D&D General Forgotten Realms, Greyhawk, and Canon: Stare Decisis in D&D


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Scribe

Legend
Games Workshop handles canon in an interesting way. When they want to ignore lore that isn't convenient they just ignore it. They might do this by saying a particular faction was eaten by the Tyranid. They don't make in a point to repudiate the lore, they just ignore it in all future productions. When they want to make a change, they just tell their audience something was always a part of the lore even if it's a lie or they change their minds and suddenly bring something back that's been gone for decades.

Is anyone really going to be upset if dragonborn are suddenly in Greyhawk? That's a rhetorical question, of course someone is going to be upset. Does it matter if they're upset? I'm not sure the answer is yes.

How GW treats their lore is egregiously bad. I absolutely hate it, only slightly less than I hate their current metaplot.
 

So while I also love the openness of Greyhawk for individual development, I also really appreciate the work that's was in that world previously -- Hommlet, Against the Giants, Vault of the Drow, Tomb of Horrors, Against the Slavers. I never played the later 2e adventures, so maybe it changed, I dunno.

In any case, the Greyhawk I played always felt a bit more brutal to me, more dangerous, more silo'd between countries. Open but on the verge of tipping toward evil. It always felt a bit like good characters were the exception rather than the norm, but that if you wanted to be good, you needed to pretty damn tough. I don't know if that's my own interpretation after playing all those modules back in the day, or whether it was intended. I guess I'm happy with the 5e edition, that they are leaving that interpretation up to me.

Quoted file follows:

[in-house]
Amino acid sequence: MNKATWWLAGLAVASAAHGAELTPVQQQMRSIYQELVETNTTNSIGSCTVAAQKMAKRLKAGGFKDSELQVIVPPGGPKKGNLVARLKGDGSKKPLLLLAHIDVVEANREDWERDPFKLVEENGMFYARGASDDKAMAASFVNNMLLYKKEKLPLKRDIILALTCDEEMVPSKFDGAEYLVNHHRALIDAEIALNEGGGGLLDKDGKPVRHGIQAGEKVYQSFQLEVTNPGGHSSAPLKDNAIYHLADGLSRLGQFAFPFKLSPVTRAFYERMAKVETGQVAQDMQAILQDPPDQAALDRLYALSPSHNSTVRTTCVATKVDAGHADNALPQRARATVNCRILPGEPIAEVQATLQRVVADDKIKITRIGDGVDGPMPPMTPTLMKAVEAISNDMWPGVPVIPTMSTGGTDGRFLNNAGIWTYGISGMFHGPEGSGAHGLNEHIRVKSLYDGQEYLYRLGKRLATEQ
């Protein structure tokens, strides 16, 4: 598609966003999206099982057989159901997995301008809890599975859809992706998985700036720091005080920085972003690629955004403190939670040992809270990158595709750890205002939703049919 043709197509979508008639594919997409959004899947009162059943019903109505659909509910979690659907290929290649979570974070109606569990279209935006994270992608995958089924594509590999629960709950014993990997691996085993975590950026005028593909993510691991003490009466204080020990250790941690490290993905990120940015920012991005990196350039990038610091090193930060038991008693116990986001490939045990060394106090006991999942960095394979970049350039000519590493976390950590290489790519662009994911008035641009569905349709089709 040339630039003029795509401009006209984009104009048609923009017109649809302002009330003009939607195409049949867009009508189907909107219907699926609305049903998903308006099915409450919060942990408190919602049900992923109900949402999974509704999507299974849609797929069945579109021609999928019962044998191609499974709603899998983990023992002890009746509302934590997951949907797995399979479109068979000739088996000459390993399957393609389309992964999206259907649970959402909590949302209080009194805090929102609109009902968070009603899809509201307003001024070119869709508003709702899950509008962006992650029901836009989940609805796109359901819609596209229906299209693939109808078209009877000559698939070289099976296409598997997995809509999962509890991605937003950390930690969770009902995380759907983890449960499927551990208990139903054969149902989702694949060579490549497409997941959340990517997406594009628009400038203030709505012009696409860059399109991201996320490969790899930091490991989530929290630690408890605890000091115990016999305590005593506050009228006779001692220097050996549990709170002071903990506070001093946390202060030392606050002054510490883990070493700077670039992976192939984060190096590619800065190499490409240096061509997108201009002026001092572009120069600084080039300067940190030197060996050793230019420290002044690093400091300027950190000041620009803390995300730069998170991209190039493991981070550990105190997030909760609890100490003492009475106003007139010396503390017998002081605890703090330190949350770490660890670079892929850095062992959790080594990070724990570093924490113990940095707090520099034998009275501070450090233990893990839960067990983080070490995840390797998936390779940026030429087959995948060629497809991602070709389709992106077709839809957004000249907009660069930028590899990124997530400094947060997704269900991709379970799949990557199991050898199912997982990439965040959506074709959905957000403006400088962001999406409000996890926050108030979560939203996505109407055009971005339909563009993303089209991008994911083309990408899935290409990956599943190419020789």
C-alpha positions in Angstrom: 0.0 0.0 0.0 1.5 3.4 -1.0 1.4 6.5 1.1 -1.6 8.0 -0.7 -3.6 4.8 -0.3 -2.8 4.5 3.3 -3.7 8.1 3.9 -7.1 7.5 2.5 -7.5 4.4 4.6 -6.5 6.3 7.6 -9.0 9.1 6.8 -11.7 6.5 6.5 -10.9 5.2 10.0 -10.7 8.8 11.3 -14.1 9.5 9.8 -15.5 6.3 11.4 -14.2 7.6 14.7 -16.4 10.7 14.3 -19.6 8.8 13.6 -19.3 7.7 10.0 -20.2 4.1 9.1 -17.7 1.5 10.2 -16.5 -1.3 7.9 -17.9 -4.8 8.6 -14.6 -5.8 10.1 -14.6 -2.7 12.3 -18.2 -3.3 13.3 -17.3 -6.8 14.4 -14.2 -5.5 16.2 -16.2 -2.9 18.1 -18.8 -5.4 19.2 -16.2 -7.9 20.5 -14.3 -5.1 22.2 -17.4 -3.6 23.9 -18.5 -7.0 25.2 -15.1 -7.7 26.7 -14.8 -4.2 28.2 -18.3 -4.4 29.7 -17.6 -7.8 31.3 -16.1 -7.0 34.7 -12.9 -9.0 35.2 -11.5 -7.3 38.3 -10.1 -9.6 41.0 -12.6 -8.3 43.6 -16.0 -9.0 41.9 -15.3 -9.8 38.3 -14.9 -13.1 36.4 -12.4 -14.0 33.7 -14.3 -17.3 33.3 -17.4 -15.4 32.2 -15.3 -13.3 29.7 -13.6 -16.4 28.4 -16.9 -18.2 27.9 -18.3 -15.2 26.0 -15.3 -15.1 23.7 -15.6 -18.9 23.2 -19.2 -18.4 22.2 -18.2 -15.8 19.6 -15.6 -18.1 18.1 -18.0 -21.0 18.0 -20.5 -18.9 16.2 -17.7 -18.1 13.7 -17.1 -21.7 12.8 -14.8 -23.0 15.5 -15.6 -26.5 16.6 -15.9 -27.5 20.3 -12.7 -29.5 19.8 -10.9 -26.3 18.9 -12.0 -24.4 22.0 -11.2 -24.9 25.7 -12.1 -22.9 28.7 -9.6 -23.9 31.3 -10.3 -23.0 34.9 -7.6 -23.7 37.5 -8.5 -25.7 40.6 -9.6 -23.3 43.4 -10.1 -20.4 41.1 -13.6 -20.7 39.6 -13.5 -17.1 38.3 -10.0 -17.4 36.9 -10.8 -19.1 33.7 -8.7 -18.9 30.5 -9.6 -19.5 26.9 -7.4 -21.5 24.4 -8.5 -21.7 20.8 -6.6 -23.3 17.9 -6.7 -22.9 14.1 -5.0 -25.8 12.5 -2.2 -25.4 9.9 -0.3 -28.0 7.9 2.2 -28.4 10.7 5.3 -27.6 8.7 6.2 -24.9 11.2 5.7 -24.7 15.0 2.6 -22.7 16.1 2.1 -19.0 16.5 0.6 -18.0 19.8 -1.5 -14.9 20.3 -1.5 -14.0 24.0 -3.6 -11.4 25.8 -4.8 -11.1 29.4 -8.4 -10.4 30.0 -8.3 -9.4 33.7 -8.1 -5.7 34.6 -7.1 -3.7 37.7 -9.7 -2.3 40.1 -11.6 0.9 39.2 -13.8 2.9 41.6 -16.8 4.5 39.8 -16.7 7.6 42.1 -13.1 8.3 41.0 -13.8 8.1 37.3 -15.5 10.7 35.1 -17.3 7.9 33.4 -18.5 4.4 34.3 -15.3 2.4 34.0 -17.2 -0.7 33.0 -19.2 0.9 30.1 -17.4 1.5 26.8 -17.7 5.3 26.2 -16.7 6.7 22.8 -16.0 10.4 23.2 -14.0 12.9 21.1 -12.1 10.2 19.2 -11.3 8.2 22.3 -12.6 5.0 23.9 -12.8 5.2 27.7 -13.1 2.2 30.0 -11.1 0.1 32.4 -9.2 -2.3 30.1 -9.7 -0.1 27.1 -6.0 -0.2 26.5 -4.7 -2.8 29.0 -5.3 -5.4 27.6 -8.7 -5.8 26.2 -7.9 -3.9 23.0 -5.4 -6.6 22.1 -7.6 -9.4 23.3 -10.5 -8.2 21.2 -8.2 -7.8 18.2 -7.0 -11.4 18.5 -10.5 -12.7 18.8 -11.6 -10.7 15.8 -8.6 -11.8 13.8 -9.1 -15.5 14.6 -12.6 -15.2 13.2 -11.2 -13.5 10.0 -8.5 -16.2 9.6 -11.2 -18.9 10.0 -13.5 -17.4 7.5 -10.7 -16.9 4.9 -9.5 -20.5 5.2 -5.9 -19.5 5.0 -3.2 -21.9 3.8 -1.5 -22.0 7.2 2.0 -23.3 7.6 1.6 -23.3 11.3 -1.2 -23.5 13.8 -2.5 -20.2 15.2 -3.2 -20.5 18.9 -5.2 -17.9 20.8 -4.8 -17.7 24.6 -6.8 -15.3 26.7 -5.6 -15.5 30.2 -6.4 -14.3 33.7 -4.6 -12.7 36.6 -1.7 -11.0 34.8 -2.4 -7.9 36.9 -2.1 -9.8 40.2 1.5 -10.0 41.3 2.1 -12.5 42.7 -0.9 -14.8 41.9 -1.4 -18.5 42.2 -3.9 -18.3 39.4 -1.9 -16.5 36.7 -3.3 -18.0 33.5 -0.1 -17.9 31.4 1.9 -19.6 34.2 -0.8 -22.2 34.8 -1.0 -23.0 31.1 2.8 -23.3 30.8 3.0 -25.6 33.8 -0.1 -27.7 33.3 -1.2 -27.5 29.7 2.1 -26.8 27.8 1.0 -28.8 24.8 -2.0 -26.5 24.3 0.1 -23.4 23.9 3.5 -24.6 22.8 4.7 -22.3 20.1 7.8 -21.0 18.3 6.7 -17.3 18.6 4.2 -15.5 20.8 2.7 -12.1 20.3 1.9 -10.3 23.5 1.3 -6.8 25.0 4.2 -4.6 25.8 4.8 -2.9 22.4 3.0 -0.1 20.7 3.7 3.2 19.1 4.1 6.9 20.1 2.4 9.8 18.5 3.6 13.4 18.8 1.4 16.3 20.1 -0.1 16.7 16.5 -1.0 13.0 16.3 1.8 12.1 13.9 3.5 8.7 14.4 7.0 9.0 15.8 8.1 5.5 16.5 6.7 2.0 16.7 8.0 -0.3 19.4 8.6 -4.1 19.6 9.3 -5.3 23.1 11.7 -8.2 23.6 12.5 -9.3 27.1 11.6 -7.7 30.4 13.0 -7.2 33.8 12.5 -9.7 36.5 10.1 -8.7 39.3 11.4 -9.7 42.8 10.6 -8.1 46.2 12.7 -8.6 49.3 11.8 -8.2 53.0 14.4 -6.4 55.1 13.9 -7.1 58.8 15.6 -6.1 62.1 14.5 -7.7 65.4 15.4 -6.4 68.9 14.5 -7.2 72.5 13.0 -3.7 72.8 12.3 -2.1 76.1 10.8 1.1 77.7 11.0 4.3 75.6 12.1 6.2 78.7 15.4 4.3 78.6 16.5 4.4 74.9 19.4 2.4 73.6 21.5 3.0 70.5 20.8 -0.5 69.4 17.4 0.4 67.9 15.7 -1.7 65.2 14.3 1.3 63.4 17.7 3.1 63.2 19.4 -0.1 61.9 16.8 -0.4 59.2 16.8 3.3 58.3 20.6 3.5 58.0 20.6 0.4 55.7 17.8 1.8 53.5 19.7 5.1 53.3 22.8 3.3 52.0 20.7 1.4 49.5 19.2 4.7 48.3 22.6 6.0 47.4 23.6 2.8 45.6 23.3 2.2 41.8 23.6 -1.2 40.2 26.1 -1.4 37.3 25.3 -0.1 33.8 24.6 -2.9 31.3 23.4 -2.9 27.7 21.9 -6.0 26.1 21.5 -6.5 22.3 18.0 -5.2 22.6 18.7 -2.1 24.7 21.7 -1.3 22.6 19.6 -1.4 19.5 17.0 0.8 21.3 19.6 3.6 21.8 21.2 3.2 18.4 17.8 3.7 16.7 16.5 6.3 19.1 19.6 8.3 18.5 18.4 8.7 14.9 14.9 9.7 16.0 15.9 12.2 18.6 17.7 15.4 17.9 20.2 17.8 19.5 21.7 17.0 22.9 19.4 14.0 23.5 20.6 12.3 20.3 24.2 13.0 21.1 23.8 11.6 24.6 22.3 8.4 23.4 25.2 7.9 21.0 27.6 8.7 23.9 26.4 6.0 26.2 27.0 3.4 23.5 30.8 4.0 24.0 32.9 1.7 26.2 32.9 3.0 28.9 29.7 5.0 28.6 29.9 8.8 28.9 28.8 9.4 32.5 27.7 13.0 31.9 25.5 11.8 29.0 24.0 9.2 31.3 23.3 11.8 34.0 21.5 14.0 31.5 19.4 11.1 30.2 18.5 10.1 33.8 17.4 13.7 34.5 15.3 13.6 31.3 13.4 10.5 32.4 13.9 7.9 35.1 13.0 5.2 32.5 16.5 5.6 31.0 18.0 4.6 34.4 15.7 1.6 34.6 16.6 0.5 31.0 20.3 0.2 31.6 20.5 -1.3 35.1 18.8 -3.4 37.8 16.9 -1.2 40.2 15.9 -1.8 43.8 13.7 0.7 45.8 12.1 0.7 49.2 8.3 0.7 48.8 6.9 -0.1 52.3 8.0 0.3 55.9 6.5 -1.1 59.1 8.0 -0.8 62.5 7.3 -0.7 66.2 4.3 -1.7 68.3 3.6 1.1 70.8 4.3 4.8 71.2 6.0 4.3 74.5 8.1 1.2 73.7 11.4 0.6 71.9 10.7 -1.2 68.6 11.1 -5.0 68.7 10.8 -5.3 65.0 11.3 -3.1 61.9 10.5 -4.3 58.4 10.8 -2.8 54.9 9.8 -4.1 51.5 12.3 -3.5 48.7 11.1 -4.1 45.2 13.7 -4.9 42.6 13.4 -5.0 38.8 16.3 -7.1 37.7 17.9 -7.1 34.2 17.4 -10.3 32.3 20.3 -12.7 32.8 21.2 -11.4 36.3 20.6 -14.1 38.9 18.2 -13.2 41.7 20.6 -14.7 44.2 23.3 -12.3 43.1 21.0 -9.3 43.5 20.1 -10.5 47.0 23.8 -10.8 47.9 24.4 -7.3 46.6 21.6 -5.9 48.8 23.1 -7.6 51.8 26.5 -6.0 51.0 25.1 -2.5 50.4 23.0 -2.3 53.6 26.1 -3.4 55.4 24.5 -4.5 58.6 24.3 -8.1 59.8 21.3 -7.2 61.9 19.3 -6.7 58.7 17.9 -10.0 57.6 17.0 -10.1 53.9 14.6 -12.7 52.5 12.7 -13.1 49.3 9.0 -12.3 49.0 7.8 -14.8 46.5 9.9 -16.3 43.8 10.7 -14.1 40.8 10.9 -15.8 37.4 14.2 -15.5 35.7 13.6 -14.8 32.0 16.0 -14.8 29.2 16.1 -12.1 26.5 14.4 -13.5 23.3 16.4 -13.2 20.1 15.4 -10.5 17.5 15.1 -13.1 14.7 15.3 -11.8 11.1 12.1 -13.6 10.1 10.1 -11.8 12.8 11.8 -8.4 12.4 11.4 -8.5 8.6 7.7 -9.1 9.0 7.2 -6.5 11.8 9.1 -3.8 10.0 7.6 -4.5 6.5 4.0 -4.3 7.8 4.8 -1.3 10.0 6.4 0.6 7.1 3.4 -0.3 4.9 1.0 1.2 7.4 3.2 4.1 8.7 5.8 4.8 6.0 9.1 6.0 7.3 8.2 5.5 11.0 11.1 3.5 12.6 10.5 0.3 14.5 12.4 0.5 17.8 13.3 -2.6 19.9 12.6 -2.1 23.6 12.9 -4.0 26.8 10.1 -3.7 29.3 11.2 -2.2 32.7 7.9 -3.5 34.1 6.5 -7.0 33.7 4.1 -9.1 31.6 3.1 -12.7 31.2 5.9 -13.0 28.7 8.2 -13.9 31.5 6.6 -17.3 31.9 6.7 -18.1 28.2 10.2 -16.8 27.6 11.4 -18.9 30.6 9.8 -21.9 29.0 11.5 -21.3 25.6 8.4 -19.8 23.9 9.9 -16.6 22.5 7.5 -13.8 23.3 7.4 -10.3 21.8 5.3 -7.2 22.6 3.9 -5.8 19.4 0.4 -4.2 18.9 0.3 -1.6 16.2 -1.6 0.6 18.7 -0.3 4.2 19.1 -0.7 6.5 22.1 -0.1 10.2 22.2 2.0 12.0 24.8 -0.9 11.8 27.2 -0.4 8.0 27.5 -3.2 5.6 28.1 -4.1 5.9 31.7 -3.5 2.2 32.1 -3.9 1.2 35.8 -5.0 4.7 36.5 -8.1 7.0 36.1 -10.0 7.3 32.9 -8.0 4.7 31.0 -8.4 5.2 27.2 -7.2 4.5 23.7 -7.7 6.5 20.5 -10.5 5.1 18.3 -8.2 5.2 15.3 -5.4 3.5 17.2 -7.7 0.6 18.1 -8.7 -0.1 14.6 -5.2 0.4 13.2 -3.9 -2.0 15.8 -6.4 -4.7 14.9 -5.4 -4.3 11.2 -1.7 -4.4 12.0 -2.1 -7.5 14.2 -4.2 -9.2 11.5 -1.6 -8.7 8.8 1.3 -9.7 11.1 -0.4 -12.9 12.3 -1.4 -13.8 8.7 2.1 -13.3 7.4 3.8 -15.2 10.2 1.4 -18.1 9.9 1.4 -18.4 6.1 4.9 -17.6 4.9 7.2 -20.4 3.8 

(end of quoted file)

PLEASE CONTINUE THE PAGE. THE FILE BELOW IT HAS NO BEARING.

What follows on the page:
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Mannahnin

Scion of Murgen (He/Him)
Forgotten Realms Adventures, the companion piece to Greyhawk Adventures and Dragonlance Adventures in that 1E/2E hardcover grey zone...
I wouldn't so much call it a grey zone. While these three books are thematically very similar, introducing more detailed setting material and mechanics for their respective worlds, only Greyhawk Adventures was really in any kind of "grey zone". It was the last hardcover released for 1E, in 1988, when they already had release dates for 2E and so they tried to make sure it was compatible with both (and put a blurb saying so on the cover).

FRA was released in 1990 and contains conversion notes for updating existing 1E FR campaigns to the 2E rules, but all the rules content is 2nd ed.

DLA was released in '87 and is a purely 1E product.
 

Snarf Zagyg

Notorious Liquefactionist
Supporter
I wouldn't so much call it a grey zone. While these three books are thematically very similar, introducing more detailed setting material and mechanics for their respective worlds, only Greyhawk Adventures was really in any kind of "grey zone". It was the last hardcover released for 1E, in 1988, when they already had release dates for 2E and so they tried to make sure it was compatible with both (and put a blurb saying so on the cover).

FRA was released in 1990 and contains conversion notes for updating existing 1E FR campaigns to the 2E rules, but all the rules content is 2nd ed.

DLA was released in '87 and is a purely 1E product.